Didn’t Dukes kill it when they first came out? I drank that Kool Aid.

    And for those dedicated skiers that own a quiver, I can see this being a very good option for traveling where you only want to bring one boot (a nice touring boot) but might do some inbounds or other mechanized skiing.

    Agree completely that the durability is the big question, especially for folks hammering it inbounds.

  18. Matt Kinney December 18th, 2017 10:27 am

    I would suspect BD along with BD-Pieps(?) are hard at work on a new, lighter airbag. They surprised the market with JF2 and perhaps will do the same with a “JF3”. Doesn’t seem like something they would just drop (like tele bindings..sad). I look for better from BD, not less.

    I’ve used the bag for the past couple seasons, though a tad heavy. We’ve all been beta testers for the next generation of airbags. I can’t leave home with out it. It’s so easy to maintain and charge. As far as price, the local outdoor store in Valdez just sold a JF2 for just over $700 so they may be some deals out there. Still think its the ticket compared to others of that size needed for serious touring.

  19. Lou Dawson 2 December 19th, 2017 7:47 am

    I heard from more folks about Black Diamond airbag backpacks, did a bunch of editing for better clarity and opinions based on everything I’m told. Lou

  20. Cody December 21st, 2017 11:47 pm


    -Most (of the entire skiing population) wouldn’t be able to utilize or probably even notice the difference between a 130 race plug huck the gnar boot and some of the “beefier” tour options like the Atomic Hawx Ultra xtd 130 or Lange’s 130 Tour boot.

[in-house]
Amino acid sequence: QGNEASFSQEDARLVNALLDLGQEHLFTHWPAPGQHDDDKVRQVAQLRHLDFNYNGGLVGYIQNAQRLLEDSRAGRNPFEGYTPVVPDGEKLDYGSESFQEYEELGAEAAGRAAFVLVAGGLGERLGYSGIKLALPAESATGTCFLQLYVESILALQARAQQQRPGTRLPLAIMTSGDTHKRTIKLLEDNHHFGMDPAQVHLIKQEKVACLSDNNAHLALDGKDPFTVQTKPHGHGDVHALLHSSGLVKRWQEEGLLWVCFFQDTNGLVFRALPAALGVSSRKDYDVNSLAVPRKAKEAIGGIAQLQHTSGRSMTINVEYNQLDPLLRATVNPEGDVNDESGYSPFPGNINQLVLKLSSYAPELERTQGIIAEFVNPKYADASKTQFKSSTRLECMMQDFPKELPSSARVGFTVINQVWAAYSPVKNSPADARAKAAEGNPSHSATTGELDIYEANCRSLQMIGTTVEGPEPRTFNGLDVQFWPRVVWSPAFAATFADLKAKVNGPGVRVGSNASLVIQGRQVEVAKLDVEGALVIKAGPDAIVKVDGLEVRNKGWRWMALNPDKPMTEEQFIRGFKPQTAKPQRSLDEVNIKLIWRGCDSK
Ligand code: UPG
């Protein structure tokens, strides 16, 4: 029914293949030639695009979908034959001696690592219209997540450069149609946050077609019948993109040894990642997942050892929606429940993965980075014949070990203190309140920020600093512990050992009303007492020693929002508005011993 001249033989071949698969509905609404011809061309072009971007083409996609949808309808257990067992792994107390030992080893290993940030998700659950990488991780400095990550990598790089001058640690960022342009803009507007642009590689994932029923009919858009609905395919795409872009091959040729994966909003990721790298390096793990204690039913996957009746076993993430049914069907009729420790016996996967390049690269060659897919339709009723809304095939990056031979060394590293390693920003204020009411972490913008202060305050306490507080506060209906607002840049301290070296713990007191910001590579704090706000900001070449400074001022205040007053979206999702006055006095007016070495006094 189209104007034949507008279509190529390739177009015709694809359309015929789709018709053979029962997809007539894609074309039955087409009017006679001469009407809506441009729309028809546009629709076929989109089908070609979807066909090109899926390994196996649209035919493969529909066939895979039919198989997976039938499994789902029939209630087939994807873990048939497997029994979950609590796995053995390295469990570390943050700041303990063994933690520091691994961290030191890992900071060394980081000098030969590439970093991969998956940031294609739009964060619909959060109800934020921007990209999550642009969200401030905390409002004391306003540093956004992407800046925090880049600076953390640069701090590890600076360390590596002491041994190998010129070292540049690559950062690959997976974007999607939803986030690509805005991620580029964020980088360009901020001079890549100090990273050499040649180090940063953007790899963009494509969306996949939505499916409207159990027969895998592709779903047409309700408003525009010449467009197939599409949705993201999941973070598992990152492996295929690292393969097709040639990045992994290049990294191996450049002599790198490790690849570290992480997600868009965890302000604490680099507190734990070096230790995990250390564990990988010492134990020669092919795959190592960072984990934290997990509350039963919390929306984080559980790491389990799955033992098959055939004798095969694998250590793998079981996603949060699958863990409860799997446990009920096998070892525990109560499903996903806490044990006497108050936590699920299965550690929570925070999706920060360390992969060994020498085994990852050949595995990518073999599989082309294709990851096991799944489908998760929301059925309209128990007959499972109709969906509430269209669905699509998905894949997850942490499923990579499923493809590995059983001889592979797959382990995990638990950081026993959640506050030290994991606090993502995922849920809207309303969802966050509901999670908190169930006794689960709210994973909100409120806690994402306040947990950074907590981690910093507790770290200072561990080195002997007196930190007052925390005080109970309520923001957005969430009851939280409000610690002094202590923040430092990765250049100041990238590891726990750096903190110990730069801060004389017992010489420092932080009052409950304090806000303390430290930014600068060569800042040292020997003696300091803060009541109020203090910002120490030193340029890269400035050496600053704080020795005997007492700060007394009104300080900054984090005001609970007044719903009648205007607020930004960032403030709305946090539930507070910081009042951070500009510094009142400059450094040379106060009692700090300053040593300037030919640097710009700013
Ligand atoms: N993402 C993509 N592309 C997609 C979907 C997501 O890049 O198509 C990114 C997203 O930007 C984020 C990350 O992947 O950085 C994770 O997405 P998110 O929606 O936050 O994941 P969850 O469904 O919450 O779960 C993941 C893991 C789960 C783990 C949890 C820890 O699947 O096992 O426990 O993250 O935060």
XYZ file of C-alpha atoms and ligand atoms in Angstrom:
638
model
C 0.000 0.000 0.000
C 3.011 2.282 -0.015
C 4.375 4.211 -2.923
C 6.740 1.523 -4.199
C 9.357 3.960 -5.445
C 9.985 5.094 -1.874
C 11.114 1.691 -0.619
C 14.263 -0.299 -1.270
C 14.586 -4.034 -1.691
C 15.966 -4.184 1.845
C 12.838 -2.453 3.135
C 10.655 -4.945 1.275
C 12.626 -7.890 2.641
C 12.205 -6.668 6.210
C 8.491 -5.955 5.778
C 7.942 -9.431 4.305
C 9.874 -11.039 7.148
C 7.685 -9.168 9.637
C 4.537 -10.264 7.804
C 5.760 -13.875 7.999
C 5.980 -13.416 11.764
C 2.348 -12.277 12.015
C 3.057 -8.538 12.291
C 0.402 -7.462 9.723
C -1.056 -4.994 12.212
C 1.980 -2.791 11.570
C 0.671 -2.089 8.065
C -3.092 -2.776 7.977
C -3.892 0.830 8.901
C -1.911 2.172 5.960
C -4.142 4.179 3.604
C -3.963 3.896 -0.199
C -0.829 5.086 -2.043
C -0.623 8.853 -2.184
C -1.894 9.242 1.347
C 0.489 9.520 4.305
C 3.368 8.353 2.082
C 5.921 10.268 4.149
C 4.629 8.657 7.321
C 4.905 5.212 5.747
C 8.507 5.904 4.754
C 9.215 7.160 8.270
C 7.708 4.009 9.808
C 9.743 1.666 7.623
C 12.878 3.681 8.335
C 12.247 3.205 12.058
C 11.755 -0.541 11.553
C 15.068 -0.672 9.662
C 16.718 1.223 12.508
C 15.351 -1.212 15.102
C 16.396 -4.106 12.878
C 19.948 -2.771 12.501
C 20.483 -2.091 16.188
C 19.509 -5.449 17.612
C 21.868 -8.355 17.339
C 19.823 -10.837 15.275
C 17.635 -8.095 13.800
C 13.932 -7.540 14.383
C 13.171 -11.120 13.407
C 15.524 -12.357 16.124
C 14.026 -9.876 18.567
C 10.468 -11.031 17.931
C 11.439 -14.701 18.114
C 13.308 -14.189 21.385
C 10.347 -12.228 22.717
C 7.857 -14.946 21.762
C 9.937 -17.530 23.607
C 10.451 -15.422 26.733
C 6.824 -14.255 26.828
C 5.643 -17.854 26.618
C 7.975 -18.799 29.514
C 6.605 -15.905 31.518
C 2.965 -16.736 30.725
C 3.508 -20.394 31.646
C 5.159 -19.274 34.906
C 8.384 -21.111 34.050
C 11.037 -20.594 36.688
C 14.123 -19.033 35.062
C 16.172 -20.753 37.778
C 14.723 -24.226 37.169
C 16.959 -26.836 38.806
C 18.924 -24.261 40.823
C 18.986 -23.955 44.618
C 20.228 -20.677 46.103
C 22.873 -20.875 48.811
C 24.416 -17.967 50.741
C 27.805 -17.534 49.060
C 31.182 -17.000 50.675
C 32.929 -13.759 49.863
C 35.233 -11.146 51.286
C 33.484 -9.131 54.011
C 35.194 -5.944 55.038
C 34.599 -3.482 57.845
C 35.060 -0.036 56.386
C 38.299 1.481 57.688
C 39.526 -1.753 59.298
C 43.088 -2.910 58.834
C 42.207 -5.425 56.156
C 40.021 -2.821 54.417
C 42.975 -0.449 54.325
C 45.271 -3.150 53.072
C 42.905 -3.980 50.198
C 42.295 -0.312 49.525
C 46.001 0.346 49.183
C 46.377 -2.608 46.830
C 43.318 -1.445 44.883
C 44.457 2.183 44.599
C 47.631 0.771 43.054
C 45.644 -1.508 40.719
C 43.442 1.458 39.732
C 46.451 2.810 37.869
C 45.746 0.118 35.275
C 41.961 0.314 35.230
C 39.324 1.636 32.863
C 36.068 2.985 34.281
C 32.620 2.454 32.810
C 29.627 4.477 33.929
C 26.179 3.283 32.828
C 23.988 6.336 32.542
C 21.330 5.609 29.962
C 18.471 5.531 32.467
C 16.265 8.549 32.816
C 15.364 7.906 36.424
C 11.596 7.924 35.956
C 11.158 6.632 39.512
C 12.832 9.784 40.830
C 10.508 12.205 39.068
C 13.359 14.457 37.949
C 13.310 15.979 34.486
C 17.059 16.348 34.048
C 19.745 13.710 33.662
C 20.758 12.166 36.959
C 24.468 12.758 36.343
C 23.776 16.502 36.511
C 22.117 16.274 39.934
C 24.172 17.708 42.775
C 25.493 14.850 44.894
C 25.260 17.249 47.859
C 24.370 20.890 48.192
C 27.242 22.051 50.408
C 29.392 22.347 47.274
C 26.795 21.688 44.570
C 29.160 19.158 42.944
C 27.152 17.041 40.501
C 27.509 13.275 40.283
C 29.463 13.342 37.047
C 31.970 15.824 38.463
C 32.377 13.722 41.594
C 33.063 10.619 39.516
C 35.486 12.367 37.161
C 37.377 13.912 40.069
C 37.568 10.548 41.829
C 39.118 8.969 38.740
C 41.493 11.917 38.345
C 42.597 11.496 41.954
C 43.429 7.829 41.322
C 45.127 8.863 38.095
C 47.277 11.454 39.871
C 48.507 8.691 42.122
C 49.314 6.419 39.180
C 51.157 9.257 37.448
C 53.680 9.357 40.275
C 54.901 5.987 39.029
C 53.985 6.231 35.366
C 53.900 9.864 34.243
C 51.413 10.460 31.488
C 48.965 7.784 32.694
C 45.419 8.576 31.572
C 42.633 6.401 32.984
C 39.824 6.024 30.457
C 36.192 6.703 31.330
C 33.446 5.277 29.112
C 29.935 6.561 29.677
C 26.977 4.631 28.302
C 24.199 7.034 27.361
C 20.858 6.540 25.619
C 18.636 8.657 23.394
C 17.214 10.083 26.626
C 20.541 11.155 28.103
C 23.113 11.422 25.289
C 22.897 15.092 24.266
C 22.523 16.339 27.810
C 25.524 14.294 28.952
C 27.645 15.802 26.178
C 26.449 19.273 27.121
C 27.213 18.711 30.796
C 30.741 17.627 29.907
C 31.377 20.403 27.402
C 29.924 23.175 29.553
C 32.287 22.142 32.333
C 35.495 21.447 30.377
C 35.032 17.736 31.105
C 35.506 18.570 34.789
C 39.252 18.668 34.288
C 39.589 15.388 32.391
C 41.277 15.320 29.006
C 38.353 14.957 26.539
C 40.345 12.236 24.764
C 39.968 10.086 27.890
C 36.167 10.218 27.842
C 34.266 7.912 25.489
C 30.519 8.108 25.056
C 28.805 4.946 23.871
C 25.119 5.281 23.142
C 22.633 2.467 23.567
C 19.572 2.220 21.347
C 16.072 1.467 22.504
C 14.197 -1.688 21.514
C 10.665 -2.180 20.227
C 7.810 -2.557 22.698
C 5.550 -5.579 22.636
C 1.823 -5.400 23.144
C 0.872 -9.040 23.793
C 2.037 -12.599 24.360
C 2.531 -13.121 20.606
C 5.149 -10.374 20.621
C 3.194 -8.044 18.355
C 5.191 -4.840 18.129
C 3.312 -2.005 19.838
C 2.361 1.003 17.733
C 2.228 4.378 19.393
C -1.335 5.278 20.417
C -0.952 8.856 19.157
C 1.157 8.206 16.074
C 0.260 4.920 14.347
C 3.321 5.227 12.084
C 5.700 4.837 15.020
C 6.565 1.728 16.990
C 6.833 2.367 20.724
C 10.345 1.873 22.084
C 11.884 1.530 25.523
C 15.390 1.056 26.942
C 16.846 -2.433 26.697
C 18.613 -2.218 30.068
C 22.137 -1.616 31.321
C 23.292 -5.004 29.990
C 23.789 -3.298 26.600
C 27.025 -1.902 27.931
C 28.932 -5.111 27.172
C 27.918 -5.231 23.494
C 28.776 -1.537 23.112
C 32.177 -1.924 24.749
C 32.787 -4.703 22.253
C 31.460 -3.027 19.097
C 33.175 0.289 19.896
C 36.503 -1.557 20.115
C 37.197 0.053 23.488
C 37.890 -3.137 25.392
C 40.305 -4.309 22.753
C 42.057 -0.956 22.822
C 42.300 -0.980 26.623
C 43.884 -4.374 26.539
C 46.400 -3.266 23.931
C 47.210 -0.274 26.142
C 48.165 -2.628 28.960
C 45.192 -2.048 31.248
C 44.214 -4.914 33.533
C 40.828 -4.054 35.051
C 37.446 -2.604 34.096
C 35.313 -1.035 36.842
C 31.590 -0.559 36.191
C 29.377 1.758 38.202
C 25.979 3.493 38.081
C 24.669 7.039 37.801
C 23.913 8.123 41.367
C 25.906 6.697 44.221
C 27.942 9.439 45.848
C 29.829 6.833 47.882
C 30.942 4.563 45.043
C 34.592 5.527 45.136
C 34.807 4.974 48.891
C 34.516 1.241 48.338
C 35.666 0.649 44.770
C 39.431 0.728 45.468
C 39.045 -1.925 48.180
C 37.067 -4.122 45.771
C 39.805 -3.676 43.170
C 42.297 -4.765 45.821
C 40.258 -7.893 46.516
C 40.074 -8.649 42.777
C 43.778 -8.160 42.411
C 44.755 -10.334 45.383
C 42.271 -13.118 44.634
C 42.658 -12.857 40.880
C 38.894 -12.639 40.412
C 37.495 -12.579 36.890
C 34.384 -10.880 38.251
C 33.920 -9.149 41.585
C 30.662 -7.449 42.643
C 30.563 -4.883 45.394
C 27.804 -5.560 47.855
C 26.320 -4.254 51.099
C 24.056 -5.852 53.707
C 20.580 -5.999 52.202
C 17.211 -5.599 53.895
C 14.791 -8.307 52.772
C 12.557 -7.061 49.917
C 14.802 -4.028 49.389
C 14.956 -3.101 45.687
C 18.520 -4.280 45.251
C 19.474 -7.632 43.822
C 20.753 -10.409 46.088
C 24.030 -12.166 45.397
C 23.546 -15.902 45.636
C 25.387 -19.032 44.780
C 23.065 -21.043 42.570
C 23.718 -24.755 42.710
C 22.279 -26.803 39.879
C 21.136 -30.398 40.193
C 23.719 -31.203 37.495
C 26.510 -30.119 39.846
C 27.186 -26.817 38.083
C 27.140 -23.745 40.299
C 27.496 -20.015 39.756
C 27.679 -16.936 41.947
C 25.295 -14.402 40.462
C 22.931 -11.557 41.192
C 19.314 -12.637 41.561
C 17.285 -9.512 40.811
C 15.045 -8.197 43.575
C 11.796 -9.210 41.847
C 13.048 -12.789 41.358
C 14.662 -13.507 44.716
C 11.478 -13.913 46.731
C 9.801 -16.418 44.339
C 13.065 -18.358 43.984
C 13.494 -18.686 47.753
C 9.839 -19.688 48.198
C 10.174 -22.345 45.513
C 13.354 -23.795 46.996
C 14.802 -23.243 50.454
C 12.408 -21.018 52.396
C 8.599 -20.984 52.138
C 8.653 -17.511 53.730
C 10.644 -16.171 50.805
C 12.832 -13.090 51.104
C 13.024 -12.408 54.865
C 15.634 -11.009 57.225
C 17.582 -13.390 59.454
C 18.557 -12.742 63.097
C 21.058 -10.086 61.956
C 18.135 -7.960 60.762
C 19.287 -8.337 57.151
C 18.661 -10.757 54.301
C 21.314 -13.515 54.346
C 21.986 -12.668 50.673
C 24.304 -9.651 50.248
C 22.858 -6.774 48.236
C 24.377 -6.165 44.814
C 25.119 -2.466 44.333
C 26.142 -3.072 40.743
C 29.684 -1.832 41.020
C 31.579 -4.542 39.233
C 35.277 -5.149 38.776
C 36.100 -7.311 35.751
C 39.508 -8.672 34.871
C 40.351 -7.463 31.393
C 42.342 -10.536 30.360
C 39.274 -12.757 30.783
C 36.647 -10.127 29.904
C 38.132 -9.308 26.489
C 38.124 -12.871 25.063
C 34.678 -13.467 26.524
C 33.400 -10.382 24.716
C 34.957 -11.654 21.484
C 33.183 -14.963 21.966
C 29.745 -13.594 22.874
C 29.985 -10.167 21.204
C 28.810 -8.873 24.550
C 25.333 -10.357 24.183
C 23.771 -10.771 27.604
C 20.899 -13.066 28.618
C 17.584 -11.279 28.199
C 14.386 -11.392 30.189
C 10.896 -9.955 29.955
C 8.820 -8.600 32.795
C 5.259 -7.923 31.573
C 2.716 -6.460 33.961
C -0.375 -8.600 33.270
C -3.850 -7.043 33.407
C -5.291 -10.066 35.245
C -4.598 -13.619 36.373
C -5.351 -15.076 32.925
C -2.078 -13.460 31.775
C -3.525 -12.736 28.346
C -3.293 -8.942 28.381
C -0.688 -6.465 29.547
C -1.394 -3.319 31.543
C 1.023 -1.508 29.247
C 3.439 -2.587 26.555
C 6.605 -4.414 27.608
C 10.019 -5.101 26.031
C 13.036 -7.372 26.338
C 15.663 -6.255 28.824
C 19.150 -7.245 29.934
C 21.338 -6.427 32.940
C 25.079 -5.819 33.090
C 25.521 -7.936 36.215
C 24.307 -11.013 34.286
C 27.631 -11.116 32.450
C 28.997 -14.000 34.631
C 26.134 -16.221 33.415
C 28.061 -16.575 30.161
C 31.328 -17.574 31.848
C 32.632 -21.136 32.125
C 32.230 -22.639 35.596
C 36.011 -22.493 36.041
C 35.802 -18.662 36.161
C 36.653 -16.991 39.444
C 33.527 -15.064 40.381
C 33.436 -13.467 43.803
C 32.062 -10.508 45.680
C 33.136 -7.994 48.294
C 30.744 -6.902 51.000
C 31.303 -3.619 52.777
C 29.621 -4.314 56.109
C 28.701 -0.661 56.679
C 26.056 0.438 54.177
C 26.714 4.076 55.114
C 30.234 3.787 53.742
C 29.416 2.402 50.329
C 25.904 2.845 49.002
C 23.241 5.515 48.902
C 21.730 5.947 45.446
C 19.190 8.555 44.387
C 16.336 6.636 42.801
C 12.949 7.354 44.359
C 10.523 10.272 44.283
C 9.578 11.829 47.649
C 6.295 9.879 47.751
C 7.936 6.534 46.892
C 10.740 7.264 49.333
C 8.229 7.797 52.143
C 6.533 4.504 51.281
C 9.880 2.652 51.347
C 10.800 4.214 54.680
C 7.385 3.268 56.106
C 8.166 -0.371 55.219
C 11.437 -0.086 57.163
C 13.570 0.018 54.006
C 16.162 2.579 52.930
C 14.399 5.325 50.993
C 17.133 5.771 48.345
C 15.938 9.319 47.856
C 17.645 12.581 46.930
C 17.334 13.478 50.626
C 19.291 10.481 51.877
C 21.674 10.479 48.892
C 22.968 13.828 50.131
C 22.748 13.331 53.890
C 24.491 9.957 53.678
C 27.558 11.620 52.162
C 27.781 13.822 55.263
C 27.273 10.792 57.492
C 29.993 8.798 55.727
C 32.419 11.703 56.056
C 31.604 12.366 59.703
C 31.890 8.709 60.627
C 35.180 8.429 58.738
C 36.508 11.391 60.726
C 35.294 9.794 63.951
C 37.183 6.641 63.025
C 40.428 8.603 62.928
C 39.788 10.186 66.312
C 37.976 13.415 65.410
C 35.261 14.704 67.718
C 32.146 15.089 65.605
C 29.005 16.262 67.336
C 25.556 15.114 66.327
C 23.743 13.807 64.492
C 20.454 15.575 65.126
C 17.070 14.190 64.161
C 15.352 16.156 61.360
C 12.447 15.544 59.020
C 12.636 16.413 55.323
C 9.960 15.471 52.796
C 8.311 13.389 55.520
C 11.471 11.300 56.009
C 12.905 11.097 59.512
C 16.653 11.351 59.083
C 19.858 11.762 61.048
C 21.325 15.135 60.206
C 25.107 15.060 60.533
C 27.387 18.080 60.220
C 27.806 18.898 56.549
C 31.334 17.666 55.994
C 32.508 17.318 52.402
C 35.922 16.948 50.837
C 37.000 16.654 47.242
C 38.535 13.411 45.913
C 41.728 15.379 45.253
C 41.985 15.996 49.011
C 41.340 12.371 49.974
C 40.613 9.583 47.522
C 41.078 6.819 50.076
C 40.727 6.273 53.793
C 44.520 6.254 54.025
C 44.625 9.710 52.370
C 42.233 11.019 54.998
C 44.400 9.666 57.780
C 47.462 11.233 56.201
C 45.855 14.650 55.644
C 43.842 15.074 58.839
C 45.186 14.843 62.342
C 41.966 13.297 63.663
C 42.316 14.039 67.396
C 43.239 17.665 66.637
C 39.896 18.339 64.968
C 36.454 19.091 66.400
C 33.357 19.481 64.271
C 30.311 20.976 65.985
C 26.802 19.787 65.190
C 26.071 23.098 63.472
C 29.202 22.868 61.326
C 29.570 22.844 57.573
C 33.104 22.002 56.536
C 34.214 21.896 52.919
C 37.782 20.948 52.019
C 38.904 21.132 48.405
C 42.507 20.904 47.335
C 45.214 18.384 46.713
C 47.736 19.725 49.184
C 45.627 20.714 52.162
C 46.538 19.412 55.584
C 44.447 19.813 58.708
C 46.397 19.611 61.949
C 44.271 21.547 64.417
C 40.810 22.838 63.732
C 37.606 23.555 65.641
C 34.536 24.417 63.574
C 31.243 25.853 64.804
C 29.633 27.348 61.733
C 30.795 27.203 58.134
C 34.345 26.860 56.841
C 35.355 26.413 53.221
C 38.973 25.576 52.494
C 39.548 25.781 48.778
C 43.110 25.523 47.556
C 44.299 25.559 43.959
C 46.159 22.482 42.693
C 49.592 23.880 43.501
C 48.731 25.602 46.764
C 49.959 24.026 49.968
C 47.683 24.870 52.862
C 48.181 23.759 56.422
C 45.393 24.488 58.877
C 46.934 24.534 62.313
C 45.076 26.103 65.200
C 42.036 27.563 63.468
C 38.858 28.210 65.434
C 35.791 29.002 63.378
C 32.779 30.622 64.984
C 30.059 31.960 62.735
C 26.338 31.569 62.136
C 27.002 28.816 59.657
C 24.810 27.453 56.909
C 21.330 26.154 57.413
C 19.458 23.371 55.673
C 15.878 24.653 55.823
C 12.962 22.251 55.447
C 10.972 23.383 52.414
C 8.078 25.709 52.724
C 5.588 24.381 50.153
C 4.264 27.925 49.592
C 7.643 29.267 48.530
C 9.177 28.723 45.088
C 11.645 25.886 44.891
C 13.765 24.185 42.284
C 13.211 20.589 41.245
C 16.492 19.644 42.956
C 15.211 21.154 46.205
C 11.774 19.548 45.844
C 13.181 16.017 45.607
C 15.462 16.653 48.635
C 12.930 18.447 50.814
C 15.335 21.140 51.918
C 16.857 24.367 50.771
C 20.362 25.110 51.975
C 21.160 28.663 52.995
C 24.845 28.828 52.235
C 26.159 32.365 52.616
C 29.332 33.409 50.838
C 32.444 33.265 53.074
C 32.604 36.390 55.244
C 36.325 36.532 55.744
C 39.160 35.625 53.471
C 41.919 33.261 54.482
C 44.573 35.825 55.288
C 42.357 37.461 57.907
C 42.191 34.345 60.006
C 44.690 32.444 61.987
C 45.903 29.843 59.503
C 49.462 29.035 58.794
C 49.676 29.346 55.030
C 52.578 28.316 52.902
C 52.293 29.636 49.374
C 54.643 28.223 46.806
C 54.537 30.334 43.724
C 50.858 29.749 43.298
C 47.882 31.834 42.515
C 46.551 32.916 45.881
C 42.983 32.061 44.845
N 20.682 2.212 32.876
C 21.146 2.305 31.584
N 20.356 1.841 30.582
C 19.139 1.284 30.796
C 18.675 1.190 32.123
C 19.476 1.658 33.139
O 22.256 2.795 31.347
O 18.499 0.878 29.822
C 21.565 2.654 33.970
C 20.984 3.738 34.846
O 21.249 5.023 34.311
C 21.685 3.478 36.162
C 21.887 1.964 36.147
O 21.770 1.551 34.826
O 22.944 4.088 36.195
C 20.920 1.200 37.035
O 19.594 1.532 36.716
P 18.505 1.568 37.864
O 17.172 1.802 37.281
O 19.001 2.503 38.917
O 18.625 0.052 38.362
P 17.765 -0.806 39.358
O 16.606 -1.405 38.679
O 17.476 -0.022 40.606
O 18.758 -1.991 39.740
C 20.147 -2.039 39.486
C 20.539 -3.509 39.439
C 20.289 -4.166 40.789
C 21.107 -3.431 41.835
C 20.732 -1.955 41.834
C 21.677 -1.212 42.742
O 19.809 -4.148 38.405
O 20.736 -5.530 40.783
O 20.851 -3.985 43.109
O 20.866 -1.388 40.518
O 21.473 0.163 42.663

– BAM is vaporware still.

    – Cast requires you to buy an extra 1/2 of a binding, and carry that with you, swap it, plus attach some rubber bands to your heels. Hardly a great user experience, not even bringing in the buying/ installing process. Their market is super small anyways and it was always positioned and adopted by that very very small market segment.

    – “slicing and dicing eastern ice” is a pretty fancy way of saying that you have to ski on bad snow a lot. But if you’re living on the east coast you’re probably not going to be doing huge vert anyways…since there is no huge vert. If you’re worried about huge vert days in BC then you sure as hell aren’t going to be thinking about crappy EC ice. If you are regularly traveling to both of those places then you more than likely don’t have the financial burden that’d necessitate a one ski quiver.